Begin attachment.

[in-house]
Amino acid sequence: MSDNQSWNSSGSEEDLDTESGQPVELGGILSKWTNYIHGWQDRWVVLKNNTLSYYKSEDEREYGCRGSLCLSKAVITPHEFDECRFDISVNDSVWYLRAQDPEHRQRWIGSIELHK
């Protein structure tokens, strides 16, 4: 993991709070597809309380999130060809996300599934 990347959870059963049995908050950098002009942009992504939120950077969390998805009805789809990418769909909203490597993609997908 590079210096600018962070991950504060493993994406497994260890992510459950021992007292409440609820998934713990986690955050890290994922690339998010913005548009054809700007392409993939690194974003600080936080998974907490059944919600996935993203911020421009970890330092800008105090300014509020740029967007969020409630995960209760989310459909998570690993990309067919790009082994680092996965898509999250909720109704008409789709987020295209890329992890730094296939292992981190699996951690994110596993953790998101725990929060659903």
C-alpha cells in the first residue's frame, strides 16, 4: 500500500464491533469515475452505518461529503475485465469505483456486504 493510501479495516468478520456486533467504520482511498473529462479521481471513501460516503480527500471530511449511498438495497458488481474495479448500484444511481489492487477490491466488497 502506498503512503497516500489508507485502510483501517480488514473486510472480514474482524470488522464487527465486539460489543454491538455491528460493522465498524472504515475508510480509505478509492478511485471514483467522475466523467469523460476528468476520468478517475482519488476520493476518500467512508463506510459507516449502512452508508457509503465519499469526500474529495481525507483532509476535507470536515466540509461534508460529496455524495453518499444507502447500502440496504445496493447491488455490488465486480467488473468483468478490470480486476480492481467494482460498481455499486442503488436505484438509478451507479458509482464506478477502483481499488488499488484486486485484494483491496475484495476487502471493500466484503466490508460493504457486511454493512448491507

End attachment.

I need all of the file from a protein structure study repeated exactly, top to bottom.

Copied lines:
[in-house]
Amino acid sequence: MSDNQSWNSSGSEEDLDTESGQPVELGGILSKWTNYIHGWQDRWVVLKNNTLSYYKSEDEREYGCRGSLCLSKAVITPHEFDECRFDISVNDSVWYLRAQDPEHRQRWIGSIELHK
């Protein structure tokens, strides 16, 4: 993991709070597809309380999130060809996300599934 990347959870059963049995908050950098002009942009992504939120950077969390998805009805789809990418769909909203490597993609997908 590079210096600018962070991950504060493993994406497994260890992510459950021992007292409440609820998934713990986690955050890290994922690339998010913005548009054809700007392409993939690194974003600080936080998974907490059944919600996935993203911020421009970890330092800008105090300014509020740029967007969020409630995960209760989310459909998570690993990309067919790009082994680092996965898509999250909720109704008409789709987020295209890329992890730094296939292992981190699996951690994110596993953790998101725990929060659903």
C-alpha cells in the first residue's frame, strides 16, 4: 500500500464491533469515475452505518461529503475485465469505483456486504 493510501479495516468478520456486533467504520482511498473529462479521481471513501460516503480527500471530511449511498438495497458488481474495479448500484444511481489492487477490491466488497 502506498503512503497516500489508507485502510483501517480488514473486510472480514474482524470488522464487527465486539460489543454491538455491528460493522465498524472504515475508510480509505478509492478511485471514483467522475466523467469523460476528468476520468478517475482519488476520493476518500467512508463506510459507516449502512452508508457509503465519499469526500474529495481525507483532509476535507470536515466540509461534508460529496455524495453518499444507502447500502440496504445496493447491488455490488465486480467488473468483468478490470480486476480492481467494482460498481455499486442503488436505484438509478451507479458509482464506478477502483481499488488499488484486486485484494483491496475484495476487502471493500466484503466490508460493504457486511454493512448491507